on kehinde wiley
process of reflection, the world that we see on his canvass transforms the way we think about old and
new, race, masculinity, and above all, the generous soul of an artist’s ability to provide a way of saying
simply: another world is possible.
“But now it’s burnt down, where are they going to live?…’
Watching the thatched cottage turn to ashes, Mao eventually said to himself: “Um, Really clean if the
earth has fallen to complete void and nothingness!” This was a line of poetry from the classic Dream of
the Red Chamber. But Mao was doing more than reciting poetry. This was an echo of the attraction to
destruction that he had alarmingly expressed as a young man. He continued: “This is called: ‘No
destruction, no construction.”
Nobleman, saint, prophet – Wiley’s subject matter places African Americans in a context that is almost
Surreal in the fact that essentially, no one has done the juxtaposition before. There are writers who
look for the primitive Black – Jean Genet, for example, or photographers who look for the socially
exotic, Robert Mapplethorpe – but the ideal of telling a story with recast characters – maybe Jean
Cocteau’s “Orpheus” might work for this one… Well, it’s something that painting really hasn’t engaged
too much. With one flourish, Wiley switches roles, and lets a whole different reading of portraiture
Think of the New World technique of instantiating Old Saints – any Santeria enthusiast can tell you, like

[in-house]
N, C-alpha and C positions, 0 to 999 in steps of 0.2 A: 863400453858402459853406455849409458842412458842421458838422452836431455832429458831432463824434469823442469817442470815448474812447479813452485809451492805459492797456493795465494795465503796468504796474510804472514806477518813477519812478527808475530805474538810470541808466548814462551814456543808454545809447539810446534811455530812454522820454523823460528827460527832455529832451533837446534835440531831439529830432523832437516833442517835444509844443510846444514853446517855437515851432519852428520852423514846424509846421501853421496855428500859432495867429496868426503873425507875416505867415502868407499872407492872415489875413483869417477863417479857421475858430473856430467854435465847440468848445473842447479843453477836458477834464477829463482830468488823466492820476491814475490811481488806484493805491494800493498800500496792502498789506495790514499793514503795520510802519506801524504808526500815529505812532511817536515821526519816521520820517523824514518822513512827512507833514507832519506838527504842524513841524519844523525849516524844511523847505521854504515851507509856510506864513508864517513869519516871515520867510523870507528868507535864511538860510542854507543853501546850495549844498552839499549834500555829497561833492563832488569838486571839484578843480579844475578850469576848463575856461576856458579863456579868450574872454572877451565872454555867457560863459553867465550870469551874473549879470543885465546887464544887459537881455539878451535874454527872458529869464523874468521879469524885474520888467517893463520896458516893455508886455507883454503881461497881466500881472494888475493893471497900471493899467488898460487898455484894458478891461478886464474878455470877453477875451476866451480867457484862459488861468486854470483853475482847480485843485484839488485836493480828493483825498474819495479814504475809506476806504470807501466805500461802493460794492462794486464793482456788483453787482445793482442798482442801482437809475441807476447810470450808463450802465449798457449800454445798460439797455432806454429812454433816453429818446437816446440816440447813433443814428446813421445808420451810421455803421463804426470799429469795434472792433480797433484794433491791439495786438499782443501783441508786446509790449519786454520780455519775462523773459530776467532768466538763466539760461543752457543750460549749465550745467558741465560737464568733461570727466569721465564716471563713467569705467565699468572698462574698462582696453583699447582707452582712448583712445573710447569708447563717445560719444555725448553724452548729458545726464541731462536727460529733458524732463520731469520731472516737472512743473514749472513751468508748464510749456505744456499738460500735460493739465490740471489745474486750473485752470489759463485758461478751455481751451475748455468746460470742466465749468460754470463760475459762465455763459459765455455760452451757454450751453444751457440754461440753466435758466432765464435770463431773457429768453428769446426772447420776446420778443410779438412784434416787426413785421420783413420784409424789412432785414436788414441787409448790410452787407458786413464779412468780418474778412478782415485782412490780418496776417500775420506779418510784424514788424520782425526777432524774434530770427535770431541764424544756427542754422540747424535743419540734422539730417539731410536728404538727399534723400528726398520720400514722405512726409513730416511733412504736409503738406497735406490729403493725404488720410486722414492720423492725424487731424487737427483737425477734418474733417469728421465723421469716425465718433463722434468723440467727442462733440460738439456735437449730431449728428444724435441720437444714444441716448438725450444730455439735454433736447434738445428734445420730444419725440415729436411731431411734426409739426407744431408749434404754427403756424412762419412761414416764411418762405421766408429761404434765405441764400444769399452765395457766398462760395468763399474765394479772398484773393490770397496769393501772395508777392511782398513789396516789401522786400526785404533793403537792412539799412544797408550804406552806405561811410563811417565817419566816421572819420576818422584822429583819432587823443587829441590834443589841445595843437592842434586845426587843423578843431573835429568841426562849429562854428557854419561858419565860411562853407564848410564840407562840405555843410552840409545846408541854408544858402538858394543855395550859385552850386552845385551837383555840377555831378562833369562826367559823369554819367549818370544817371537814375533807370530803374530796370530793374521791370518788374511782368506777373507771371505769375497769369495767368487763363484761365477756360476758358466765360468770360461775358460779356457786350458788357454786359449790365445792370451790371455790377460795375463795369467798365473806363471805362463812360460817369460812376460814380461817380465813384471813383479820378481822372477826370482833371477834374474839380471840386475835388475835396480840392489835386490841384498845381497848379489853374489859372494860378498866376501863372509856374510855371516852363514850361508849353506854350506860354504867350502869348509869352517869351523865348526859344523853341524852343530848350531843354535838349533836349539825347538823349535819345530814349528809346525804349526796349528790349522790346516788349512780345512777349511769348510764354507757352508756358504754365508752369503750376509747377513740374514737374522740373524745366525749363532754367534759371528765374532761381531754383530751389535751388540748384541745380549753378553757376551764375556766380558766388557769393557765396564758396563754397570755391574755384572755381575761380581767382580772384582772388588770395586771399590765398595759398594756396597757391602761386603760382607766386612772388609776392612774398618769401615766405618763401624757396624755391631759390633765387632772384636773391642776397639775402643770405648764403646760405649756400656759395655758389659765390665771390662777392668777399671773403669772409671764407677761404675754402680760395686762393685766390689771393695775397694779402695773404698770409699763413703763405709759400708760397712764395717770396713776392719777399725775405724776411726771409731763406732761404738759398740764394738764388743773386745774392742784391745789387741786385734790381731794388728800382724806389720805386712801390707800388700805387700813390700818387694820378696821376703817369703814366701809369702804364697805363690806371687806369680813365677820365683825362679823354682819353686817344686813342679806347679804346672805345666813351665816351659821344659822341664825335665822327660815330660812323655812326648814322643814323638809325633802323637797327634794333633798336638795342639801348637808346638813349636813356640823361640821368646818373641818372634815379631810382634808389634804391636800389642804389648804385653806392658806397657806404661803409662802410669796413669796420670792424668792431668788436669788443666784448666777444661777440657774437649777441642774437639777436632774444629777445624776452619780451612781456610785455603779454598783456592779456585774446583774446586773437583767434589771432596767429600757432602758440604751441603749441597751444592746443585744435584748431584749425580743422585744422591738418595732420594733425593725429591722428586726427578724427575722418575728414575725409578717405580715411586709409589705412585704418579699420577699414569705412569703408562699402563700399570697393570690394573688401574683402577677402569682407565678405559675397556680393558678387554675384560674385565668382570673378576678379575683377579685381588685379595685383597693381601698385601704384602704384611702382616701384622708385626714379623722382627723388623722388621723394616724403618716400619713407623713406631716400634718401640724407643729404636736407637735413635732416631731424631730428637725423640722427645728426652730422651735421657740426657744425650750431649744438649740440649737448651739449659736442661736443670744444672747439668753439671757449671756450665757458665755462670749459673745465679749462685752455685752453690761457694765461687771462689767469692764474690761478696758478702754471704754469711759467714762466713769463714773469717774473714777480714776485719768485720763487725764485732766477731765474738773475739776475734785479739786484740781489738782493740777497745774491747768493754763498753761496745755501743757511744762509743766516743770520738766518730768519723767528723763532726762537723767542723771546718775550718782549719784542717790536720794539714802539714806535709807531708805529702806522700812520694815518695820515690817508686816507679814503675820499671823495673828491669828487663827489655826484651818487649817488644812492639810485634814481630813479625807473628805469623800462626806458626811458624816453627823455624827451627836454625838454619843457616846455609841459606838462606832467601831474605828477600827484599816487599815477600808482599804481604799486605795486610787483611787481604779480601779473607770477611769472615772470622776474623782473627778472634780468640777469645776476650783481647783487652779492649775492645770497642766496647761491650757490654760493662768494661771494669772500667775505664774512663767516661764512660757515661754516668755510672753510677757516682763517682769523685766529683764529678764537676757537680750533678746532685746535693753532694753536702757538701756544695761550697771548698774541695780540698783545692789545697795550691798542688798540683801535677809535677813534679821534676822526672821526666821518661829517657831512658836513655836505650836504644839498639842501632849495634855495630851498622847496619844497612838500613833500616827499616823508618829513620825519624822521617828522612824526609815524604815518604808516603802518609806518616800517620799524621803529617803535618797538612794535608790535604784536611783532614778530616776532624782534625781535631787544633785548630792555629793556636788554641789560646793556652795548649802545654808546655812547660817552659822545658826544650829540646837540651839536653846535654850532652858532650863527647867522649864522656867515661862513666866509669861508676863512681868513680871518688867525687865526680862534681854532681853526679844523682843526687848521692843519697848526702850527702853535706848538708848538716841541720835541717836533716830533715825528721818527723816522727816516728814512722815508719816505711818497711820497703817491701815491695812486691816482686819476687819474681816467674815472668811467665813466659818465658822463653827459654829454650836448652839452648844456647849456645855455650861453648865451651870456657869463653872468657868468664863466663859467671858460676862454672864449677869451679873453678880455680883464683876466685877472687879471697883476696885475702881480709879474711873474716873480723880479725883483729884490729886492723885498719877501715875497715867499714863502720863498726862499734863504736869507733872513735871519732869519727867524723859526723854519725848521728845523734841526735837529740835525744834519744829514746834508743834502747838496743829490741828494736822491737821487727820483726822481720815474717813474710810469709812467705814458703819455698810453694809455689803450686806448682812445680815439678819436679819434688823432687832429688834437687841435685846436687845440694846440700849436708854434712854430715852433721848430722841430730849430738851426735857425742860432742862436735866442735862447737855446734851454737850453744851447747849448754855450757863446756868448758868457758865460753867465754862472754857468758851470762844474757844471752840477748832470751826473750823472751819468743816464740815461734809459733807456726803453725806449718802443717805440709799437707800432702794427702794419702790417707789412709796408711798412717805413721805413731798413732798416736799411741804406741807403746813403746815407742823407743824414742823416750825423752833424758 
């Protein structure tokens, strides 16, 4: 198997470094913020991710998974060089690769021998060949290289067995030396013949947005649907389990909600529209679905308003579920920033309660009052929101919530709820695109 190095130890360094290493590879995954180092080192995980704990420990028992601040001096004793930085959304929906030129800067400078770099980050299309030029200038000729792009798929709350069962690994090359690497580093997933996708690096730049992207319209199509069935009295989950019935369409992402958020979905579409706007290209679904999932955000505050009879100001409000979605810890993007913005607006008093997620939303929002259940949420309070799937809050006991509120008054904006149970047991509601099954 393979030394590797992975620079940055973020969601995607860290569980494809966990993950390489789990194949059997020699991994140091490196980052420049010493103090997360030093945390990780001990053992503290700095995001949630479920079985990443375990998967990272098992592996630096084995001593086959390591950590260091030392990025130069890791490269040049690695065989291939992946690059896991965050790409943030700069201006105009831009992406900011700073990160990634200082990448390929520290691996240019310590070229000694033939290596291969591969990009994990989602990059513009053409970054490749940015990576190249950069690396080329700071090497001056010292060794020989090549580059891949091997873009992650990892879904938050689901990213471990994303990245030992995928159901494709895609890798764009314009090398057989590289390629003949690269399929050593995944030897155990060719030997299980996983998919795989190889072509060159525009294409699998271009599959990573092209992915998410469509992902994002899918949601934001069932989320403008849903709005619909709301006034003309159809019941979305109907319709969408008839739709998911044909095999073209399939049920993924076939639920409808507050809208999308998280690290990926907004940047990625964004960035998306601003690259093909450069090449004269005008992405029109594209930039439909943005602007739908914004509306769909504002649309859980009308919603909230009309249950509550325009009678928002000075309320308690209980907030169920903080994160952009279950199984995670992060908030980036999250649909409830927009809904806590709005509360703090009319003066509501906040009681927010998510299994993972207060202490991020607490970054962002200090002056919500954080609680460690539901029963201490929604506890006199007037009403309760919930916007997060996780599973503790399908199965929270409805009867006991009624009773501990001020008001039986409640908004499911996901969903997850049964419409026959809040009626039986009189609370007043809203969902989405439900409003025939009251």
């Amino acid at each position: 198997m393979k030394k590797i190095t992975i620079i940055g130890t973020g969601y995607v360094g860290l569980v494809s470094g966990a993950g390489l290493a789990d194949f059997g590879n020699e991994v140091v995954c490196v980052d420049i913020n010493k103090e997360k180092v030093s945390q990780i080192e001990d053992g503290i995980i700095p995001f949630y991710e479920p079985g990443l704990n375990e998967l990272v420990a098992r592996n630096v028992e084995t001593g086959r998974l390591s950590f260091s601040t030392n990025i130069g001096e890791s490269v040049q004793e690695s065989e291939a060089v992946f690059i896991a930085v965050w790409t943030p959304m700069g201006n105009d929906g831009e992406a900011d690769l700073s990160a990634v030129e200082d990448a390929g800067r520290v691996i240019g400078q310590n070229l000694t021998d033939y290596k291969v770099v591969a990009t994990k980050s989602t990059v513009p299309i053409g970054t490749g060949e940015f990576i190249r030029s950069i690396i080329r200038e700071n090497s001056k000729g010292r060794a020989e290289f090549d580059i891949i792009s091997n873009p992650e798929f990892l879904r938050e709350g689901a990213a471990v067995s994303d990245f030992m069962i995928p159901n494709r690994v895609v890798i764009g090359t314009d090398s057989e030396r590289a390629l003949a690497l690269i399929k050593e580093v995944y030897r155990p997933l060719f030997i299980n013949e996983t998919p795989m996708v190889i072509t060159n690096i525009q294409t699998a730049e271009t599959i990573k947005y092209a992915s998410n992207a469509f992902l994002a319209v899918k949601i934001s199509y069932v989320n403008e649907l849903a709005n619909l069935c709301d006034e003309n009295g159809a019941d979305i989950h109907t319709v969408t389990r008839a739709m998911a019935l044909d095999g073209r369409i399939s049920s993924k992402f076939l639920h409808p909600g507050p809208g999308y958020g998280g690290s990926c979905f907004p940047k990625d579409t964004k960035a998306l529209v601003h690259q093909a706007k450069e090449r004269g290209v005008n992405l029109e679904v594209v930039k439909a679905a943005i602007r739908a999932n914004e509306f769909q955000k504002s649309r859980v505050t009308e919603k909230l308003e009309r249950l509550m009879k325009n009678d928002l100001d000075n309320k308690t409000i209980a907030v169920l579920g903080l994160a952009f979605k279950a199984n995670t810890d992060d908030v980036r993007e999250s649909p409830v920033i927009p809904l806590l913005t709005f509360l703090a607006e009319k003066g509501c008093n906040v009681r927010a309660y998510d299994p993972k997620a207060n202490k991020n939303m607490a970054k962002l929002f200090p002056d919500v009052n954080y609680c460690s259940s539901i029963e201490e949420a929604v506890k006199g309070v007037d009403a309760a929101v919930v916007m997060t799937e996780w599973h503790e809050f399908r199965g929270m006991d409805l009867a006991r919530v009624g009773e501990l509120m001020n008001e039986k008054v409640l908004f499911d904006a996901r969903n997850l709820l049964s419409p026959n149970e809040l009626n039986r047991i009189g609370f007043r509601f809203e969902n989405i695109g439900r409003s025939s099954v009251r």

Yale University’s Robert Farris Thompson, that there’s a hidden city in each of the icons.
hahaha yes yes there is mm hm
Warhol’s Factory of the early 1960’s, we’re presented with an artist who has inherited what digital
media artist Brian Eno likes to say is “scenius” – instead of the old model of the artist cooped up in
their studio (the genius gambit) alone, we’re presented with an artist who functions as a kind of
from august wilson:
“Oh, I don’t see color.” We
want you to see us. We are black and beautiful. We are not patrons of the linguistic environment that
had us as “unqualified, and violators of public regulations.” We are not a menace to society. We are not
ashamed. We have an honorable history in the world of men. We come from a long line of honorable
people with complex codes of ethnics and social discourse, people who devised myths and systems of
cosmology and systems of economics. We are not ashamed, and do not need you to be ashamed for us.
santeria aesthetics (although the kitsch is over-wrought) and hip-hop aesthetics
Rockwell’s paintings they look better in reproduction than
He is beginning to paint skin in ways you can’t
stop looking at.
In this series he is painting African men.
Um yeah! I was just in Brooklyn, and had about half a dozen conversations about gentrification and also the potential for things to happen, in the same breath. Like I heard an optimism in the scene, that something was happening again, people doing things in smaller communities, but forming a tightness in those communities that these residents hadn't felt in some time. But also I heard a lot of these same sentiments, too. Only one person seriously considering leaving though (and these are artists working in their 30s or above, so somewhat established, although by no means making an easy living).
Daily Californian on Kehinde Wiley
In this series, it's marginalized Israeli men.
Every portrait is encrypted
with biblical and folkloric metaphor; most frequent are
representations of Leviathan and regional animals like deer,
leopards and lions. A quote from the Old Testament encircles the
head of one model like a halo. While this is all magisterial and
superficially pleasing, the connection between allusion and model
Women are conspicuously absent in
On art and Investment
The specter of “art as investment” provokes the excitement that comes from